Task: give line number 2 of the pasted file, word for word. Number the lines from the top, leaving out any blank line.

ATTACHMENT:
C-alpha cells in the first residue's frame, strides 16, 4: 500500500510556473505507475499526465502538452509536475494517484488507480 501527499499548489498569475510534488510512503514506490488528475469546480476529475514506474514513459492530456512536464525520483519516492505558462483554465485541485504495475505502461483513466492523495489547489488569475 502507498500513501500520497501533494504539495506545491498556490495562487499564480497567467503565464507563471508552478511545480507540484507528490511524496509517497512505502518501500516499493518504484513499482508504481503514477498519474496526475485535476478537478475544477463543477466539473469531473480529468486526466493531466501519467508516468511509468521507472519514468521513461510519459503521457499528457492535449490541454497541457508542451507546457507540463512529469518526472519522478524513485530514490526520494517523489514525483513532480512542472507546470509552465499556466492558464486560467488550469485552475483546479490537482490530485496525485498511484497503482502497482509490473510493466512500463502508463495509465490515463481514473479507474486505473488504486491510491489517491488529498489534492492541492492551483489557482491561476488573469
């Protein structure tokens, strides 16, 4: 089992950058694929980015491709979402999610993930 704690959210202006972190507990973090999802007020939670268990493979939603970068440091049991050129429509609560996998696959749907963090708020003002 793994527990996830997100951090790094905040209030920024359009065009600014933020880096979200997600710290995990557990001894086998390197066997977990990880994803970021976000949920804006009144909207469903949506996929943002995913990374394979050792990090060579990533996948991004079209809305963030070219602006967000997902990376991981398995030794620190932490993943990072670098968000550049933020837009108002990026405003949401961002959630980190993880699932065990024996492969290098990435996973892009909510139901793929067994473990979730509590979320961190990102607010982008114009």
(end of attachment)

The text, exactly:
């Protein structure tokens, strides 16, 4: 089992950058694929980015491709979402999610993930 704690959210202006972190507990973090999802007020939670268990493979939603970068440091049991050129429509609560996998696959749907963090708020003002 793994527990996830997100951090790094905040209030920024359009065009600014933020880096979200997600710290995990557990001894086998390197066997977990990880994803970021976000949920804006009144909207469903949506996929943002995913990374394979050792990090060579990533996948991004079209809305963030070219602006967000997902990376991981398995030794620190932490993943990072670098968000550049933020837009108002990026405003949401961002959630980190993880699932065990024996492969290098990435996973892009909510139901793929067994473990979730509590979320961190990102607010982008114009």